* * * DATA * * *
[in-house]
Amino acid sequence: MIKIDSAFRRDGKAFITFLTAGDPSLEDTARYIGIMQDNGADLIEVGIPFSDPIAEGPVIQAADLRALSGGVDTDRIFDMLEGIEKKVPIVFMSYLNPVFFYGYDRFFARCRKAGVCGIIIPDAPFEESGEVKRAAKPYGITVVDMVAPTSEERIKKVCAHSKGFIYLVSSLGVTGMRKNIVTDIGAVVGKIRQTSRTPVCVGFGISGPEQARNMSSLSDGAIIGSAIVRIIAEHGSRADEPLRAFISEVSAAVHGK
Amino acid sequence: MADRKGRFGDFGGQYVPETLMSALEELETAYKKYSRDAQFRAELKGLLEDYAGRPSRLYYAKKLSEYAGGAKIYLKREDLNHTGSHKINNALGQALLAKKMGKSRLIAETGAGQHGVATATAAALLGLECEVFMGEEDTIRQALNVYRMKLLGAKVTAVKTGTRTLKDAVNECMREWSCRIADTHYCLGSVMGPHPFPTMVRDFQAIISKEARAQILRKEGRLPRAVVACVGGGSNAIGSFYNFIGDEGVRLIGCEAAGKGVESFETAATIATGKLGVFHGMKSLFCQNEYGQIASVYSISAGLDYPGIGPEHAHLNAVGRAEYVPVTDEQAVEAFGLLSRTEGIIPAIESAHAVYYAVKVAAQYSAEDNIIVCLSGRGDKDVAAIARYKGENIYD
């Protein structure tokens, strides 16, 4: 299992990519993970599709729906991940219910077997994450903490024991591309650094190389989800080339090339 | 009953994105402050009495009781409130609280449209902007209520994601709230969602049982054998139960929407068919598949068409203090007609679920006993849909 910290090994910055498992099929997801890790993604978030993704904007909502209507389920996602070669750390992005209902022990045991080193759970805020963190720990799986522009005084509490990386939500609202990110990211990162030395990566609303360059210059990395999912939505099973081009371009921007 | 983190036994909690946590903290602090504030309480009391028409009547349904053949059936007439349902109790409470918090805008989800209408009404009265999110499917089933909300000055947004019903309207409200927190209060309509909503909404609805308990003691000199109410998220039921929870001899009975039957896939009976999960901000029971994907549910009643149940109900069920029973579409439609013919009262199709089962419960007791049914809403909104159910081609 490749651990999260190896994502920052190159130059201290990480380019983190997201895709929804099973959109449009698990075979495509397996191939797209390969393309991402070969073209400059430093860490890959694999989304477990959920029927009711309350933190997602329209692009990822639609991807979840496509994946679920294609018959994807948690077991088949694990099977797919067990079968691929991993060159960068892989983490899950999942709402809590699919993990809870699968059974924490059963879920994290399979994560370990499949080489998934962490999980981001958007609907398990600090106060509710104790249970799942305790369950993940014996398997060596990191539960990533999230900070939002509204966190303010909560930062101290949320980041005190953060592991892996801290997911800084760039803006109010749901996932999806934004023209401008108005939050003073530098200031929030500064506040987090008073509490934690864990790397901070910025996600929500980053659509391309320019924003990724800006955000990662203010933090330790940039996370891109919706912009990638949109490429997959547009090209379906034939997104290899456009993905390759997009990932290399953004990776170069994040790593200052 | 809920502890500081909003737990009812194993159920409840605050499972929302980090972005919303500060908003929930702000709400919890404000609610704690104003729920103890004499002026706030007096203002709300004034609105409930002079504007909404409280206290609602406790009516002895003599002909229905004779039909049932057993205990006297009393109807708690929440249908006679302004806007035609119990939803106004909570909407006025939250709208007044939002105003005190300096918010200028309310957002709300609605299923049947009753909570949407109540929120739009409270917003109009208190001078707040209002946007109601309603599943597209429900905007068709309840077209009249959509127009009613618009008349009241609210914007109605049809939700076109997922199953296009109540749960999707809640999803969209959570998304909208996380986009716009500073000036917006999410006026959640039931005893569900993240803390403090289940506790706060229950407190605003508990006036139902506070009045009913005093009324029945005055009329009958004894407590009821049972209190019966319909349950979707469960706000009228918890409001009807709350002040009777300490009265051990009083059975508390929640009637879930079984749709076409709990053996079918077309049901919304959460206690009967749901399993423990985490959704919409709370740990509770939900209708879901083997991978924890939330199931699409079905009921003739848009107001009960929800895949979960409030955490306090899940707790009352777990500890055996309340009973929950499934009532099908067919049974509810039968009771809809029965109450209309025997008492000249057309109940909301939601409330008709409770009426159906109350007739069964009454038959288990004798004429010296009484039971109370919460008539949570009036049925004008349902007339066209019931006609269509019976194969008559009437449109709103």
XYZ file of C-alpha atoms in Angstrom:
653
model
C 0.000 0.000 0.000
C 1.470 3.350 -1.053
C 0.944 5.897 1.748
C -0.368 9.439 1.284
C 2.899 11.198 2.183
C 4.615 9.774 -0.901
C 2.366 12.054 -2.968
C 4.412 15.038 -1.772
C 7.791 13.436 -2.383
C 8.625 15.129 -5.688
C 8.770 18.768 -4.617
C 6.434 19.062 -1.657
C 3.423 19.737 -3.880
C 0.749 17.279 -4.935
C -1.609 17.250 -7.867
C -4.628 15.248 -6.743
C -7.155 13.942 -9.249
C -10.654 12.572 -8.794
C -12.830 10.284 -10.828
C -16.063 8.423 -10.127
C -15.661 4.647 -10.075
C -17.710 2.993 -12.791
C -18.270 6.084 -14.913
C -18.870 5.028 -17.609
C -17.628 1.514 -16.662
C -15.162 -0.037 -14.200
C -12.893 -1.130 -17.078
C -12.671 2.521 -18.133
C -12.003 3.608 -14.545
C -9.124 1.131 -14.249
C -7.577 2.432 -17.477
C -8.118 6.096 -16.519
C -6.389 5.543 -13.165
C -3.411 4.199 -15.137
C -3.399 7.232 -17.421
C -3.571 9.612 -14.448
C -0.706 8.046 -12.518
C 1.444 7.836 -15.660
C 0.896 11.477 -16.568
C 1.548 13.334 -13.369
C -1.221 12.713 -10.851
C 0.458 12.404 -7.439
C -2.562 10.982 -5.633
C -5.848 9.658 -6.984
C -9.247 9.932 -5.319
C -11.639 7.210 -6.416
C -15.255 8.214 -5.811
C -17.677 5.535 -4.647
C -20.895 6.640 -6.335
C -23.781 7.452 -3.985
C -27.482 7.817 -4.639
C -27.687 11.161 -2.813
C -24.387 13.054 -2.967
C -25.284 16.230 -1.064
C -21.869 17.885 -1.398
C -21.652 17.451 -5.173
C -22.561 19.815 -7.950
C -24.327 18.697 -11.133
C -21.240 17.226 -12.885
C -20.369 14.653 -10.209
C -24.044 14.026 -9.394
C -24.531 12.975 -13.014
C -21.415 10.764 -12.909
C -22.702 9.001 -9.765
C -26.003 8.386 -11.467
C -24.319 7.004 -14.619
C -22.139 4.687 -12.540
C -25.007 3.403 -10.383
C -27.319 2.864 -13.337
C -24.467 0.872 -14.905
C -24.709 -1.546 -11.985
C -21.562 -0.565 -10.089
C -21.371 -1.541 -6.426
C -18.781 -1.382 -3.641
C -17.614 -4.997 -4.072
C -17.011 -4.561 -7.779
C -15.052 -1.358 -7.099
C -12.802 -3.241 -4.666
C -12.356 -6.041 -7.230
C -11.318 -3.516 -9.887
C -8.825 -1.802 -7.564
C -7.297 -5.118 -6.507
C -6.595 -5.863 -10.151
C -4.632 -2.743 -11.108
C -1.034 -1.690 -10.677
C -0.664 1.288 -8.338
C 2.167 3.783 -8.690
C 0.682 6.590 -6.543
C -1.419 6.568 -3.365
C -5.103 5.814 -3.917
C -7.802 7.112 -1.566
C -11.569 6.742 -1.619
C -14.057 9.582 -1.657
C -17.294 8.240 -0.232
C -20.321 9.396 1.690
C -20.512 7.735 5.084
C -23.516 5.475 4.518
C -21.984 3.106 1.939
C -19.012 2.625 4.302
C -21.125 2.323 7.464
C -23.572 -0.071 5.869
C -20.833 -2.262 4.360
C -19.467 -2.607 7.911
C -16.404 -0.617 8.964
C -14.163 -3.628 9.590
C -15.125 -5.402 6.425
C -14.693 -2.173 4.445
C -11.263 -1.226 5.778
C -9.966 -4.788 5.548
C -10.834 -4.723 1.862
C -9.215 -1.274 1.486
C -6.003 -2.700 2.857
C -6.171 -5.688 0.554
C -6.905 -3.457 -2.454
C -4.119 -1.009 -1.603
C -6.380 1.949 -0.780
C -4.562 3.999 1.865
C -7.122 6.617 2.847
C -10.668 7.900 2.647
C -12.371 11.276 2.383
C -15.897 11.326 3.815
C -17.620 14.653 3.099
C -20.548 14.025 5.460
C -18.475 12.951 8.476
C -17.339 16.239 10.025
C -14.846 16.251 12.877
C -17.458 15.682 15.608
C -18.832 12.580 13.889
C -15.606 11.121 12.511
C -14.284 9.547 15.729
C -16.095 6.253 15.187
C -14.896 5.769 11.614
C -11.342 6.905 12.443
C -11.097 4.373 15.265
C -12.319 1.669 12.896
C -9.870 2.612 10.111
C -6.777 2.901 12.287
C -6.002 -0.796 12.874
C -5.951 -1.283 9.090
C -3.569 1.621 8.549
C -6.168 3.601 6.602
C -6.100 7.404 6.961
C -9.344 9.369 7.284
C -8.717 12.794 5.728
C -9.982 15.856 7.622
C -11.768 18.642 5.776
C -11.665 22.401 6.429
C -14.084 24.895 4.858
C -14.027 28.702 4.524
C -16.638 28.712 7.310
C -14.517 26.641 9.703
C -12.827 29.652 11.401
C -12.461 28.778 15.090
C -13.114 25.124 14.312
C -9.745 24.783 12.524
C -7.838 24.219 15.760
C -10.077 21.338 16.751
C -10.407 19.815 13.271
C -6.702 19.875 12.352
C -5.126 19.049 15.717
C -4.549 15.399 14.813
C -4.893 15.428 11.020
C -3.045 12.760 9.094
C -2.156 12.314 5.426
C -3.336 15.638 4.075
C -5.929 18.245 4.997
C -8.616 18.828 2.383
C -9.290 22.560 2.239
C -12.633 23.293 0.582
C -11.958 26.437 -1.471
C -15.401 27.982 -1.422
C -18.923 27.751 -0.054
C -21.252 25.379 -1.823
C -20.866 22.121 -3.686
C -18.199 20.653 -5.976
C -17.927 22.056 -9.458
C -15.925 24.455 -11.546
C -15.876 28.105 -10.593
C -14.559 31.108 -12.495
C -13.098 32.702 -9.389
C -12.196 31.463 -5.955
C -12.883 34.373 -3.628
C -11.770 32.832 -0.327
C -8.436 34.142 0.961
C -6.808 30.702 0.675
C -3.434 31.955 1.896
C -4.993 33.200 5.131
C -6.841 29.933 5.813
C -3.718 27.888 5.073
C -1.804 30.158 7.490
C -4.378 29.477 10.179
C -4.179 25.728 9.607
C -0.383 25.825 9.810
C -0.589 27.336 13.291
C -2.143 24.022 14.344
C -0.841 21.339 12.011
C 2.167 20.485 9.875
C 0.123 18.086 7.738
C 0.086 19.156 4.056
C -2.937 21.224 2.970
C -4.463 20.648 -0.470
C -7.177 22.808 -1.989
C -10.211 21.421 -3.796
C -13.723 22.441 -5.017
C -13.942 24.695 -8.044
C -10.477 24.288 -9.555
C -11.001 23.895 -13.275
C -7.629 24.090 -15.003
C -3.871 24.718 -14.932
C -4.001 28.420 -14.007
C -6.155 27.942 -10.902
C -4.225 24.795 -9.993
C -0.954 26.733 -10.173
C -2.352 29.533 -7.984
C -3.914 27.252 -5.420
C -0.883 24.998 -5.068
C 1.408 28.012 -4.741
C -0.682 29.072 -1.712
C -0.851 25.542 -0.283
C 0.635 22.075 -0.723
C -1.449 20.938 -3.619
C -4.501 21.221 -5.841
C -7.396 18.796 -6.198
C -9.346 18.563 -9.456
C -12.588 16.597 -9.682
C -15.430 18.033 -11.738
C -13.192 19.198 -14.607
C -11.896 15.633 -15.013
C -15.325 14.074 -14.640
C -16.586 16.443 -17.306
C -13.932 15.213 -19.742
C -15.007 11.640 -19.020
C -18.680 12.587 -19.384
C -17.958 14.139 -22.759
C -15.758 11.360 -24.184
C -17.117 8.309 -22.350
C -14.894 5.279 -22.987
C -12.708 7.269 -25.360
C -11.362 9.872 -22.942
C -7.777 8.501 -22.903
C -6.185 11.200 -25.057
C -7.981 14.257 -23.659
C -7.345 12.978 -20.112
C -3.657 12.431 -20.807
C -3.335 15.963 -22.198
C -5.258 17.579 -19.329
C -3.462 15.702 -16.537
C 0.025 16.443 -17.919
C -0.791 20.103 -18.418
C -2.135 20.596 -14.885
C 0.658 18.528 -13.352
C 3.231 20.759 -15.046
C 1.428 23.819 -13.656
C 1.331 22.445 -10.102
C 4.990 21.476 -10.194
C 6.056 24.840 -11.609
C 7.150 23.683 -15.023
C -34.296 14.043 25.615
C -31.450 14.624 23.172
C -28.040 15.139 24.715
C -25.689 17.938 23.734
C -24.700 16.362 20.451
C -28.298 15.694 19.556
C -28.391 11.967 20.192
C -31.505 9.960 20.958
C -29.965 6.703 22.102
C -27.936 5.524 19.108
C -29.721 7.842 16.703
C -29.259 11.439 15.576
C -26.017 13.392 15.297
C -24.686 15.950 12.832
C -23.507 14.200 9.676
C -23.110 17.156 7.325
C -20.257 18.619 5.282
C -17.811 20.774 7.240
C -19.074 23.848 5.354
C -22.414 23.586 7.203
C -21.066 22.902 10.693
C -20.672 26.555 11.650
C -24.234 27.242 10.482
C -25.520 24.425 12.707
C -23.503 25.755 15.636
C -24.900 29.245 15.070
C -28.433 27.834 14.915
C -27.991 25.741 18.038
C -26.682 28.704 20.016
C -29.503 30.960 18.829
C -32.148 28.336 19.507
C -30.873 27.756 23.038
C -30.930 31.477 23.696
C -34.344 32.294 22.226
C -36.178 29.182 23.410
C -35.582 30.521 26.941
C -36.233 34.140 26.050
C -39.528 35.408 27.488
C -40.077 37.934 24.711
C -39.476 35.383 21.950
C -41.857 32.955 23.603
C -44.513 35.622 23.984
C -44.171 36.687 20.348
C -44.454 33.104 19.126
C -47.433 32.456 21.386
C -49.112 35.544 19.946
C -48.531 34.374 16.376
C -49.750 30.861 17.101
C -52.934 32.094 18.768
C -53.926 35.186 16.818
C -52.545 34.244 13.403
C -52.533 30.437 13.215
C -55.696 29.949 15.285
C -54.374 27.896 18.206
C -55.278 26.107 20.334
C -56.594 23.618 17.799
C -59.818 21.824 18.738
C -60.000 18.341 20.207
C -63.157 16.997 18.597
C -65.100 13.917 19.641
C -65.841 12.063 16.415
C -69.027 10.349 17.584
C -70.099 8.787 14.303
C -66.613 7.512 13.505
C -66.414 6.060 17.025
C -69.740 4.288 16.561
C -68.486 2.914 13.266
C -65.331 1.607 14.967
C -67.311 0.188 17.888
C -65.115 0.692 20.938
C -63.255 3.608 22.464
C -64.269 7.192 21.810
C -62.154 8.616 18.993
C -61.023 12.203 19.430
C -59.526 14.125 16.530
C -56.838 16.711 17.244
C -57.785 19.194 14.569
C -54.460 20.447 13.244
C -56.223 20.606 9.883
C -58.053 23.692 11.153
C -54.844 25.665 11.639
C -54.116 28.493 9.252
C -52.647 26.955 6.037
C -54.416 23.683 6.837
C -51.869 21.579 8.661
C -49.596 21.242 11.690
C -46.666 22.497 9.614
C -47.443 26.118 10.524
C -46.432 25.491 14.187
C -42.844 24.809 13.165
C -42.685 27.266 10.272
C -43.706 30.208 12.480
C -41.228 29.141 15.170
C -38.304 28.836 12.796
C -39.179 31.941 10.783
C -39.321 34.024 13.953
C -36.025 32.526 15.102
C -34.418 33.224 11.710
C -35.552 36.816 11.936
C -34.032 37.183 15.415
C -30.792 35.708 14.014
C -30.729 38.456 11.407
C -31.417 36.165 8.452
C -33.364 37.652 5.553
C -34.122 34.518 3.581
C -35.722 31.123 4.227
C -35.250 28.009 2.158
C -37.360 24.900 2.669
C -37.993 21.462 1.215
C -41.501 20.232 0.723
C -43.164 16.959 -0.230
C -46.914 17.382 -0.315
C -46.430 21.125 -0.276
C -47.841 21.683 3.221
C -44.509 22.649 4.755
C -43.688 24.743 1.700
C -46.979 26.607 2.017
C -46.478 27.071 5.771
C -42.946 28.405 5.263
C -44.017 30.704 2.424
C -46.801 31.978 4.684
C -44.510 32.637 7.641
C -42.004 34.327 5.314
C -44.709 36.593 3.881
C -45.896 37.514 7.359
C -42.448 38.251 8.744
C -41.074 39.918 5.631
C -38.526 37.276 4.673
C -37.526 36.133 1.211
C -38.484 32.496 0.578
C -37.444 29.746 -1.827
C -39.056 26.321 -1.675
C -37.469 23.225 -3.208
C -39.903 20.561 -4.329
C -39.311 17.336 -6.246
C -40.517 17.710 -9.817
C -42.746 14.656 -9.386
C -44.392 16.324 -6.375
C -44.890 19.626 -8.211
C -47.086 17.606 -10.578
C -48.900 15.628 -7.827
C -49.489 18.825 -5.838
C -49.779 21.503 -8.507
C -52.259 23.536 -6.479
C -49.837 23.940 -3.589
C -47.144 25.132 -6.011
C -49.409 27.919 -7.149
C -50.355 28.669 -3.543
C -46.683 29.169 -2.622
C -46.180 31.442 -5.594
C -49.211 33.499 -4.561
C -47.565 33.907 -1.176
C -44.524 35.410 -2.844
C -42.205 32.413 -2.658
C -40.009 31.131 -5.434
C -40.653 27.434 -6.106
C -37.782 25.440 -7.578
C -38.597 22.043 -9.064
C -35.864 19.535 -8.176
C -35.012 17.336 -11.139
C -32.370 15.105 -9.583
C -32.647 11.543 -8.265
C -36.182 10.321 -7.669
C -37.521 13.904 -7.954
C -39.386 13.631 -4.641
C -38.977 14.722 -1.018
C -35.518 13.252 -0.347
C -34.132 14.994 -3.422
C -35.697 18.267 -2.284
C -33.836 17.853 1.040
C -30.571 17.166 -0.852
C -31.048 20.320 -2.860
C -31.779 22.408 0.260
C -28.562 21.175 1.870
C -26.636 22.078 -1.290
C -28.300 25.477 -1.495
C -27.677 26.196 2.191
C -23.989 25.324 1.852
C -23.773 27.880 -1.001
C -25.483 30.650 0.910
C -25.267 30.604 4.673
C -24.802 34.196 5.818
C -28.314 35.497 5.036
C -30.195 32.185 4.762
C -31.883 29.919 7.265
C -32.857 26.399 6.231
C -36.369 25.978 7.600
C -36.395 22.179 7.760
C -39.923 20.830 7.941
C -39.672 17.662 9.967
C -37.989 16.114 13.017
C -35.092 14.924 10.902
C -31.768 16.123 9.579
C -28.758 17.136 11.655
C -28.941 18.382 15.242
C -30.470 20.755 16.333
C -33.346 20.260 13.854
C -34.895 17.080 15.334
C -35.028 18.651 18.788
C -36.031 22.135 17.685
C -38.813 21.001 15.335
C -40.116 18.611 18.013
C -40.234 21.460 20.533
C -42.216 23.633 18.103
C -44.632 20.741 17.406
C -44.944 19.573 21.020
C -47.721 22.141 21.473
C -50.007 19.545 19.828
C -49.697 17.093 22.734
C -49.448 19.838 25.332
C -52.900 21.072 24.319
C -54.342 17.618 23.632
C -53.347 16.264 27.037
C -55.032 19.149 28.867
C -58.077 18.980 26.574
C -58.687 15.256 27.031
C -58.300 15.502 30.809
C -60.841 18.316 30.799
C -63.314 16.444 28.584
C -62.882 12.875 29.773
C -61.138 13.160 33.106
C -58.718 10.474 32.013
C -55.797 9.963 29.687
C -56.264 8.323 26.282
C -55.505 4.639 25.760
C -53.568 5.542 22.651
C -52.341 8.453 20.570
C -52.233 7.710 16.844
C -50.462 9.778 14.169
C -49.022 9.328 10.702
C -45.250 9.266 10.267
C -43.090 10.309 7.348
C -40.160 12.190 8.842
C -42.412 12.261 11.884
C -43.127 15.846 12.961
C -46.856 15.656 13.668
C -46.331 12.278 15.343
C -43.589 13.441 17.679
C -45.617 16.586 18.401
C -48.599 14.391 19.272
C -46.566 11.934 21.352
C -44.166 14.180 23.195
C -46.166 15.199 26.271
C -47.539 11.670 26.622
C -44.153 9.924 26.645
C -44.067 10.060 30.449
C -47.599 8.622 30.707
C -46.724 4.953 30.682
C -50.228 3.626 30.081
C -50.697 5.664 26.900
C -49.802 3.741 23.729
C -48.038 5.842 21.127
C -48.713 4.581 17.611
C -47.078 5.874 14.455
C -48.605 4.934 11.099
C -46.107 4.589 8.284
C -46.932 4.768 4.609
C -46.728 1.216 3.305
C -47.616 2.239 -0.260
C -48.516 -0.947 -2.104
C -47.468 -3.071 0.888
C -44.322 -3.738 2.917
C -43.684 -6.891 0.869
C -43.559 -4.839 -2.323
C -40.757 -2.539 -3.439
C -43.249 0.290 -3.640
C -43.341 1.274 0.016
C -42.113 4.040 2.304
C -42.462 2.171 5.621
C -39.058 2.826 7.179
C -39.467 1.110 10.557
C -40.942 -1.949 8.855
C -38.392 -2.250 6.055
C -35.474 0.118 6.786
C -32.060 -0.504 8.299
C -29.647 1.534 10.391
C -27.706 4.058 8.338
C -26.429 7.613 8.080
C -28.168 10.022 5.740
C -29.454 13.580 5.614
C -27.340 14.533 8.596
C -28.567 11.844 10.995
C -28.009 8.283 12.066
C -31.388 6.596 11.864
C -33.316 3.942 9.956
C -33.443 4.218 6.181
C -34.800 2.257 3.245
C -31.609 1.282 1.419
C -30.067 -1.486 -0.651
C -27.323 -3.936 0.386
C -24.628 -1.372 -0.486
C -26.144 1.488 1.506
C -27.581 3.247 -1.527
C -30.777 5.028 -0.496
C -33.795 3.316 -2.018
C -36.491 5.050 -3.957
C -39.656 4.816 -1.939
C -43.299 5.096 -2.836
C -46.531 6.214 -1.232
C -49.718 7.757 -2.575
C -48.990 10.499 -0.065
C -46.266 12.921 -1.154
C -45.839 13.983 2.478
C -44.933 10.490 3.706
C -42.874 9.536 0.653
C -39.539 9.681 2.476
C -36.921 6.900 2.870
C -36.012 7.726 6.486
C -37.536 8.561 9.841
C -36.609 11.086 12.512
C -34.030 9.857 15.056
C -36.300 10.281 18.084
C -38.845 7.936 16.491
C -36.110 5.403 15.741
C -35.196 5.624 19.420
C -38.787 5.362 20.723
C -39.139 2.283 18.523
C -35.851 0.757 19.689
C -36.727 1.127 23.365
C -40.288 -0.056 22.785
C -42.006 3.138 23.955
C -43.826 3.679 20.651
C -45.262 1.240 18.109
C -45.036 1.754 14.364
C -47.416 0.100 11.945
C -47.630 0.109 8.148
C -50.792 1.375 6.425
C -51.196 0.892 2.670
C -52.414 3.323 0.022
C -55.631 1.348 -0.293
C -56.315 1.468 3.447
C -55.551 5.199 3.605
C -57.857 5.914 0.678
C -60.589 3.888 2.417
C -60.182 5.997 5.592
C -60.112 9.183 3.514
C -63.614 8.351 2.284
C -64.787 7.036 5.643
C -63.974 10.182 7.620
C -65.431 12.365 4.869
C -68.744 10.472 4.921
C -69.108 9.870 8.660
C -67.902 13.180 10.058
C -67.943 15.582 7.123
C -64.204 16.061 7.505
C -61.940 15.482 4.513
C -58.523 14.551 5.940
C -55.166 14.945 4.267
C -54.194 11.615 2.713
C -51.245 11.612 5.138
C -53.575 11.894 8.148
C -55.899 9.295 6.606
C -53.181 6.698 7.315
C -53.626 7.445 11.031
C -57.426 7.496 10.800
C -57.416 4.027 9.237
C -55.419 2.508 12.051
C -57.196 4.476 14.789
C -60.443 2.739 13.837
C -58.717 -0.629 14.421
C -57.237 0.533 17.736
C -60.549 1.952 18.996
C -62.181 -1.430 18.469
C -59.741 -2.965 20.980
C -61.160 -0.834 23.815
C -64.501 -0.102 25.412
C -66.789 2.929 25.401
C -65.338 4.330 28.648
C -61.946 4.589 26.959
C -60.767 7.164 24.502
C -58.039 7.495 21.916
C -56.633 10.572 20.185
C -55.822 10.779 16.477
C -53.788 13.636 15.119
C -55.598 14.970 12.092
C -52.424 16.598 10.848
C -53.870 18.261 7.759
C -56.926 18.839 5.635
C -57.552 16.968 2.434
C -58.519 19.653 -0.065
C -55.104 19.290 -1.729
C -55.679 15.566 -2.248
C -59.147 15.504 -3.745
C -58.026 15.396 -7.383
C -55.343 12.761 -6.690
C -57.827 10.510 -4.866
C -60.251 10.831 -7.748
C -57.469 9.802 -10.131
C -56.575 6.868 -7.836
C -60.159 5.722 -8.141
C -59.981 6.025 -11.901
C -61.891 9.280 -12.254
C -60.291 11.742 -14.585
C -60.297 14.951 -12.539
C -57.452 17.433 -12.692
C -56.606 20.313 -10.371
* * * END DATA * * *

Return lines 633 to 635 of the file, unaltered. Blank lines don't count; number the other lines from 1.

C -61.946 4.589 26.959
C -60.767 7.164 24.502
C -58.039 7.495 21.916